Vrij Nederland Micha Wertheim schrijft zijn held
Micha Wertheim schrijft zijn held
Amsterdam, February 2012
Amsterdam, February 2012
Dear Armando Iannucci,
My name is Micha Wertheim. You probably don’t know who I am, but I write for Free Netherlands. Last month I sent you two requests for interviews, but so far I have not heard from you. Do you know Free Netherlands? It’s a Dutch magazine somewhat like The Green One. Free Netherlands got its name in the Second World War and they never took time to think of a new one.
This week’s issue revolves around satire and so the editor asked me to write something special. But since I try to write satire every week I thought the best thing for me was to try and not be funny and reflect on satire. The best way to do that, I thought, was to interview you.
Whenever an interviewer asks me who my comic heroes are, I give them your name. But they never know who you are, so your name never makes it into the interview. What they want me to say, of course, is that I am very much influenced by Freak The Young One. Have you ever heard of Freak The Young One? Unlike what you might expect, he is a rather old man who used to be a good comedian. The last ten years of his career he has spent defending his own legacy. All his shows and interviews are now about how he deserves more respect. Freak is so obsessed with his place in history that every time he is a guest in The World Turns Through he becomes more unsympathetic.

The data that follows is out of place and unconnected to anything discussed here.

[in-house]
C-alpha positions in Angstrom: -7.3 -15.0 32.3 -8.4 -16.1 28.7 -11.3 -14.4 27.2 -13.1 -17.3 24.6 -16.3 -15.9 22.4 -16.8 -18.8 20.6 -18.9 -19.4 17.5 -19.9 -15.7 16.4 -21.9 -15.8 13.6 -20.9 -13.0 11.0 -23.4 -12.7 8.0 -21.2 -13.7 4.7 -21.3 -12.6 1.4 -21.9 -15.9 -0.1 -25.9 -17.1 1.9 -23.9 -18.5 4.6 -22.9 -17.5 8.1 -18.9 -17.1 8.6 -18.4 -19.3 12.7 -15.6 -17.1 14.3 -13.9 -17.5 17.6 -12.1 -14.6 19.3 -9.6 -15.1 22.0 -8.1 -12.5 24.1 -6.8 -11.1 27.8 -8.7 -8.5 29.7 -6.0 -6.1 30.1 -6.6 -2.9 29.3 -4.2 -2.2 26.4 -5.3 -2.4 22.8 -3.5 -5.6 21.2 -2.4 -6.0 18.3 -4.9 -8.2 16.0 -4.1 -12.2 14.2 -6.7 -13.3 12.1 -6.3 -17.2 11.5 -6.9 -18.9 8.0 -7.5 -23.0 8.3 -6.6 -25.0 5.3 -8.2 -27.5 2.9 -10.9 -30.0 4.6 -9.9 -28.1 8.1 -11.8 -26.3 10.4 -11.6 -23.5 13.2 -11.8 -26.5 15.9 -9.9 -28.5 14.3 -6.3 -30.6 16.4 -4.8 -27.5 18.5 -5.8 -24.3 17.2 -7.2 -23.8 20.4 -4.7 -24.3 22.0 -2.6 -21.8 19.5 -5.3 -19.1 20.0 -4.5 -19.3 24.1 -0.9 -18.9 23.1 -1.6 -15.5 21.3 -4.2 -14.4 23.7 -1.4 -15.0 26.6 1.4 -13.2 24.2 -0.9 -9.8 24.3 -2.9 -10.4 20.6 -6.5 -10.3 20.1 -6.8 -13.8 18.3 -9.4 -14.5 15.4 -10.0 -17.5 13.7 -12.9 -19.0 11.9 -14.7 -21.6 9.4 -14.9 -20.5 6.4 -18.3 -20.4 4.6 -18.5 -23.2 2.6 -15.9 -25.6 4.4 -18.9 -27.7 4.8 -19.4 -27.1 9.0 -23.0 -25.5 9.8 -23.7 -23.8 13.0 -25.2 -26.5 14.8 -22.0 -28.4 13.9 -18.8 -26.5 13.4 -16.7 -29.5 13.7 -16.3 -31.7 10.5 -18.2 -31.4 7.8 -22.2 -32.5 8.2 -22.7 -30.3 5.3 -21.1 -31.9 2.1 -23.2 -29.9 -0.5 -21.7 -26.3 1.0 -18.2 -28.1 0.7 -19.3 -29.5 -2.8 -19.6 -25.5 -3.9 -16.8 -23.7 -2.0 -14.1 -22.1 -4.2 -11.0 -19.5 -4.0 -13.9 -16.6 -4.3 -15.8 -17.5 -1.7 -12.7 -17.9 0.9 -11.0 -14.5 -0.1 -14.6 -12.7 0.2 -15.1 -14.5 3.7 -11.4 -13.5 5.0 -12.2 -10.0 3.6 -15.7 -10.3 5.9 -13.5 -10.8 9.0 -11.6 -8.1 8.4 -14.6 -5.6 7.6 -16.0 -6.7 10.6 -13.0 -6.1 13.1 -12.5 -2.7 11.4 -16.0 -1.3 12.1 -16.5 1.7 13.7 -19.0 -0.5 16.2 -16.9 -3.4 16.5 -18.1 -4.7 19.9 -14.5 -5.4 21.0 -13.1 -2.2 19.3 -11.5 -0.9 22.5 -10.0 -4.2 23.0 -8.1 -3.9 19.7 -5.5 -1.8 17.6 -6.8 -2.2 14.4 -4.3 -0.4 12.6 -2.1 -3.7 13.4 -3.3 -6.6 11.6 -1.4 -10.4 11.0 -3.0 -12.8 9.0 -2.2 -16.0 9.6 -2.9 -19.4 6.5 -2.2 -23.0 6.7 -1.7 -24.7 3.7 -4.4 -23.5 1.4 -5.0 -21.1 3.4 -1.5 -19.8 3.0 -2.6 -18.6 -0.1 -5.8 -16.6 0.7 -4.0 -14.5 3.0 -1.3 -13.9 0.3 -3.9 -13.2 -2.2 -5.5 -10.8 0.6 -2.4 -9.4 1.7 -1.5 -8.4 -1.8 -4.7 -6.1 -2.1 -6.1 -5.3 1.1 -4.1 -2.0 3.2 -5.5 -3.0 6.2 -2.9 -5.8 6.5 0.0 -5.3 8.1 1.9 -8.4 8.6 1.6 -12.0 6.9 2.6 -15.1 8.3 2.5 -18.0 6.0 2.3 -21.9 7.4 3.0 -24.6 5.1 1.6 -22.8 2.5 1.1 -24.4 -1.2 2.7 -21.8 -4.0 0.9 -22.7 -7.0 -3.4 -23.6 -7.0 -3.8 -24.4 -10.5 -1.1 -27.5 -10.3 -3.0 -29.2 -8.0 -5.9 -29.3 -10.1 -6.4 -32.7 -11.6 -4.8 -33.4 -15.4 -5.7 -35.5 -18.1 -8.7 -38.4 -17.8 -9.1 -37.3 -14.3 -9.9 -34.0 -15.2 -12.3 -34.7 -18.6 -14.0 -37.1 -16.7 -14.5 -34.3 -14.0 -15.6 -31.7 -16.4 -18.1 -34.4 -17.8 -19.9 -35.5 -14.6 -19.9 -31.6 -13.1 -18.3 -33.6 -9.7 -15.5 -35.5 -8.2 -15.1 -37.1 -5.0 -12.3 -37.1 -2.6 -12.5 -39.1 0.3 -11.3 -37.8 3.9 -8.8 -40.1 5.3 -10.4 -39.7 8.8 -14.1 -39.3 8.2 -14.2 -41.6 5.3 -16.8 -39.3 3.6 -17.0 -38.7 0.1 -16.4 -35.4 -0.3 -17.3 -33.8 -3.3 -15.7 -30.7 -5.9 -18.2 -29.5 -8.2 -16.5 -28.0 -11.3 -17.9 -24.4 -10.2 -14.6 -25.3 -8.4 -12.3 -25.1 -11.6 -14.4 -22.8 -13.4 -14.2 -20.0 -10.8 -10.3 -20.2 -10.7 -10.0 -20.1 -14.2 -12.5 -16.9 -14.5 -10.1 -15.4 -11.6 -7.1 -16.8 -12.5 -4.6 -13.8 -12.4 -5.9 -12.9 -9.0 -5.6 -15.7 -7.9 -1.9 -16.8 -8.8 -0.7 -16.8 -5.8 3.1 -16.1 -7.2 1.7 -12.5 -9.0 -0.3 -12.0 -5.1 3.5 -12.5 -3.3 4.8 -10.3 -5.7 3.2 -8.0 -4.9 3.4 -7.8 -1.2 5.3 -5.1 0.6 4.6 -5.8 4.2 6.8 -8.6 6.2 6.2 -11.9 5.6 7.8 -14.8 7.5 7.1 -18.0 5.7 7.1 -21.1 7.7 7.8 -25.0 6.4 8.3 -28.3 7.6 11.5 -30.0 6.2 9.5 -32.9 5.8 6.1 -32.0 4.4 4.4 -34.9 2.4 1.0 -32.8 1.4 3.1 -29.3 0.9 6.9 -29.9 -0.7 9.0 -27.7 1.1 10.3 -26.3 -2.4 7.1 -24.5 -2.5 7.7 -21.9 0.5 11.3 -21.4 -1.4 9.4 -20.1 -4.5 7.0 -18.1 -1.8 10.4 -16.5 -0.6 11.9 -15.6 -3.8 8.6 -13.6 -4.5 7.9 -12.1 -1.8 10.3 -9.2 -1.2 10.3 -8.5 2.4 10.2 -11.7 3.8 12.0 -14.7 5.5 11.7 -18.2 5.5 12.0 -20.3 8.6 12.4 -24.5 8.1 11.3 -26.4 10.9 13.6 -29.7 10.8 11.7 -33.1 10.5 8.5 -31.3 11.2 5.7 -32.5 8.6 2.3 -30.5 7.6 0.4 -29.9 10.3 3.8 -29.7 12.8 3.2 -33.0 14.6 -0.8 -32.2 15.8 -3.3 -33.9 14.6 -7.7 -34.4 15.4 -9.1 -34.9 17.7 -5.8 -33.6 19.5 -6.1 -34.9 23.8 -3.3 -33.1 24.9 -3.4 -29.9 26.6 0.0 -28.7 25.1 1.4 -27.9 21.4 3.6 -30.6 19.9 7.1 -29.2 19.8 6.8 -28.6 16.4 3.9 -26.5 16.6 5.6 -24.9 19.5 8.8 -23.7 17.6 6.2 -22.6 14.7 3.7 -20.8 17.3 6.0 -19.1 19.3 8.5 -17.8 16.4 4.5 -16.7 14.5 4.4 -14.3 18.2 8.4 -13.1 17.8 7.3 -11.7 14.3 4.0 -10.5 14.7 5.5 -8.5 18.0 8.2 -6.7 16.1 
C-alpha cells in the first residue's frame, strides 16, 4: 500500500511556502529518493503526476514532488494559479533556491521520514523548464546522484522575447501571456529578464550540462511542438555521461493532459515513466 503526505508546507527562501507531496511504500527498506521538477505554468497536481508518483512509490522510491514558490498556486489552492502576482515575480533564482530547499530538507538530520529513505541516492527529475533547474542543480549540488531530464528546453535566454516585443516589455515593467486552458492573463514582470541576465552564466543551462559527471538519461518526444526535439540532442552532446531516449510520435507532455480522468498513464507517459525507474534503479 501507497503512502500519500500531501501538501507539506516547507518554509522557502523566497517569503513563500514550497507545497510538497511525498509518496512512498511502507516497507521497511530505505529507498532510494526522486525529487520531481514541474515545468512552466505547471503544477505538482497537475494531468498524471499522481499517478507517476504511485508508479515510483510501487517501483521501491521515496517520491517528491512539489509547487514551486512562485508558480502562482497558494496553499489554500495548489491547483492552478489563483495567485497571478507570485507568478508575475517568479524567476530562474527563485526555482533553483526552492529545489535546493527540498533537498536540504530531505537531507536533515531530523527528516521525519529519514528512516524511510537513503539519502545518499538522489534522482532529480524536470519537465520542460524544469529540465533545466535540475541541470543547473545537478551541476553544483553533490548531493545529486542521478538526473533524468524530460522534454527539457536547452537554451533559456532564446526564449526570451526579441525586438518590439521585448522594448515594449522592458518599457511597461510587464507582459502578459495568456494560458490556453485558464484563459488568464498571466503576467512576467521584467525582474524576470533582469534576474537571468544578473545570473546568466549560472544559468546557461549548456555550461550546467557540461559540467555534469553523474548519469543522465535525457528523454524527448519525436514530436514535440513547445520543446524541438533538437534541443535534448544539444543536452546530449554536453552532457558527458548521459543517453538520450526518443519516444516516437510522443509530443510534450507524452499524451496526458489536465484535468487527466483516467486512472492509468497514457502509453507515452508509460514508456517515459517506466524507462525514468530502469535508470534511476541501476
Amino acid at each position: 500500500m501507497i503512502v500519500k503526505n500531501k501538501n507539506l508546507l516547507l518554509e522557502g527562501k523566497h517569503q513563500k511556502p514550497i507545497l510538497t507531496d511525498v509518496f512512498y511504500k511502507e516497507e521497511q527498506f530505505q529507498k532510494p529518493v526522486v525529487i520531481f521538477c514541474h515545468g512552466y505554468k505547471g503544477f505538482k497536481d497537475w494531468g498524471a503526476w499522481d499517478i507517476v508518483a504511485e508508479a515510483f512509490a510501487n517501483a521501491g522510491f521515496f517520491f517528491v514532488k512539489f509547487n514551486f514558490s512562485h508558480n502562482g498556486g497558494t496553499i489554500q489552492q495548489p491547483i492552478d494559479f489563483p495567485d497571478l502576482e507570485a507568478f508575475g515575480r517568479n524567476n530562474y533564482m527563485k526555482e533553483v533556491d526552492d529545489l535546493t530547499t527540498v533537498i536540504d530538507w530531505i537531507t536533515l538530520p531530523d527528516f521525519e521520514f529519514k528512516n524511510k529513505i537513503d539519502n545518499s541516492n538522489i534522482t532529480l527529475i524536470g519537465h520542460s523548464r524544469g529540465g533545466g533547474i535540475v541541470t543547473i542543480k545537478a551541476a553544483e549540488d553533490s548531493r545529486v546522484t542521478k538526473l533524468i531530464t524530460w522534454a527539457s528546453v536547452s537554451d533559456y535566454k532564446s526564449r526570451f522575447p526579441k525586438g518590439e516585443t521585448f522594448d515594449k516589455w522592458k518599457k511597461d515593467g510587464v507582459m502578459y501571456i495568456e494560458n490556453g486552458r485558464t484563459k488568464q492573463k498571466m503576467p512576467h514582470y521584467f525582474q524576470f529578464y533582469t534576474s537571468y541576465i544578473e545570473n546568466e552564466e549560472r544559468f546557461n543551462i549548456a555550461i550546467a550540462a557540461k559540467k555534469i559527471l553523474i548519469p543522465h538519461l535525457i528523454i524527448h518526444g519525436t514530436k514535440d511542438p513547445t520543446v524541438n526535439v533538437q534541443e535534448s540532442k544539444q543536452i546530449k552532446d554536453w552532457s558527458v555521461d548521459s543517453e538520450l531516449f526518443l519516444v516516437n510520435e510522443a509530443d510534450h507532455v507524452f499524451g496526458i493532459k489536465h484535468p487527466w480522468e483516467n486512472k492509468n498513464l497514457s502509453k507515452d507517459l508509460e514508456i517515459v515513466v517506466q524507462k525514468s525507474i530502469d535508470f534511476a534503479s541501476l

Have you ever heard about The World Turns Through? It’s a very important Dutch talk show hosted by Mathew Newchurch. Have you ever heard of him? He looks just like that BBC talk show host Jonathan Ross; same hair, same suits. But unlike Ross, who is very funny, Mathew Newchurch can talk really fast. To compensate for not being funny he has a table gentleman. Giel for example. Dou you know who Giel is? He is a fifteen-year-old mind trapped in the body of a thirty-five-year-old man. You could call him the opposite of Bart the Count. Do you know who that was? Bart was like Giel, but the other way around. Bart’s body did not grow as his mind grew older. It was so sad that the Dutch government decided to give him his own broadcasting company.